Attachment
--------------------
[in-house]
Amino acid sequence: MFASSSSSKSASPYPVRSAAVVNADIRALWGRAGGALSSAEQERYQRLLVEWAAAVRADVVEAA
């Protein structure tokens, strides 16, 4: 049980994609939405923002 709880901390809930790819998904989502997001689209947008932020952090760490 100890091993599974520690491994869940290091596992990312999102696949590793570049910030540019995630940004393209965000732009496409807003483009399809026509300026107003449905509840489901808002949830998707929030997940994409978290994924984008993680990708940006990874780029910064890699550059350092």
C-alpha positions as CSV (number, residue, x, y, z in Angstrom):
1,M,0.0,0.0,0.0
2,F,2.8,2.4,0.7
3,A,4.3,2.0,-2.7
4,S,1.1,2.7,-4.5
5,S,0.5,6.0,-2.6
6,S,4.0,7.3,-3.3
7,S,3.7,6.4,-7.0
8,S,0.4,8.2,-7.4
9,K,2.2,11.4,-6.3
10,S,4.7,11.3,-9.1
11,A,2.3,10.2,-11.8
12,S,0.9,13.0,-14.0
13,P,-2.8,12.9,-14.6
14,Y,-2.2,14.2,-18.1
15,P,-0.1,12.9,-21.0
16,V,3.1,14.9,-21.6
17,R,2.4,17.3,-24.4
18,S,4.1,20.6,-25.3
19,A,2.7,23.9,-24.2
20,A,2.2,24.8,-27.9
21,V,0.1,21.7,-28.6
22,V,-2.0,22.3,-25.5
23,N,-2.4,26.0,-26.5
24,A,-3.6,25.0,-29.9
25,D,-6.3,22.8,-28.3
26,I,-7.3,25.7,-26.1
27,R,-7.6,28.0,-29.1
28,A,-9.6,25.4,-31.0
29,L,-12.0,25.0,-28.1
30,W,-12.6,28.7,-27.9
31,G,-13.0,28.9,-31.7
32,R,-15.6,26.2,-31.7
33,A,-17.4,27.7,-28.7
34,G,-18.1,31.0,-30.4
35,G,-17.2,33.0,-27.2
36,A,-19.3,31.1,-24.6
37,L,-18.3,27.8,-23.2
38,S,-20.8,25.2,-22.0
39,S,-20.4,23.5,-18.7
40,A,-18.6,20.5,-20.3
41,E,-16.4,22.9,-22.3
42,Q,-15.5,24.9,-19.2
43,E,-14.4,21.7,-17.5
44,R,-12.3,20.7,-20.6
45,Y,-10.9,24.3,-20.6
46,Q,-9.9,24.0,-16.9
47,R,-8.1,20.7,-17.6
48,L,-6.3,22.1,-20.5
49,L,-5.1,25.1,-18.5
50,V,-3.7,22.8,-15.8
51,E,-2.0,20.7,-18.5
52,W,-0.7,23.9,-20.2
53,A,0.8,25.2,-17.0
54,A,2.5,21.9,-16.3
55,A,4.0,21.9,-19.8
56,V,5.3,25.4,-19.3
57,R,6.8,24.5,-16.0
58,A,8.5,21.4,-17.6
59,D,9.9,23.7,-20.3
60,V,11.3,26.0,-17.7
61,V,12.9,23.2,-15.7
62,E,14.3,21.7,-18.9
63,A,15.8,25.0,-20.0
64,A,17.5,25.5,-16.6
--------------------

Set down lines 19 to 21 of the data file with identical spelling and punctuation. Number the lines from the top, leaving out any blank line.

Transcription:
15,P,-0.1,12.9,-21.0
16,V,3.1,14.9,-21.6
17,R,2.4,17.3,-24.4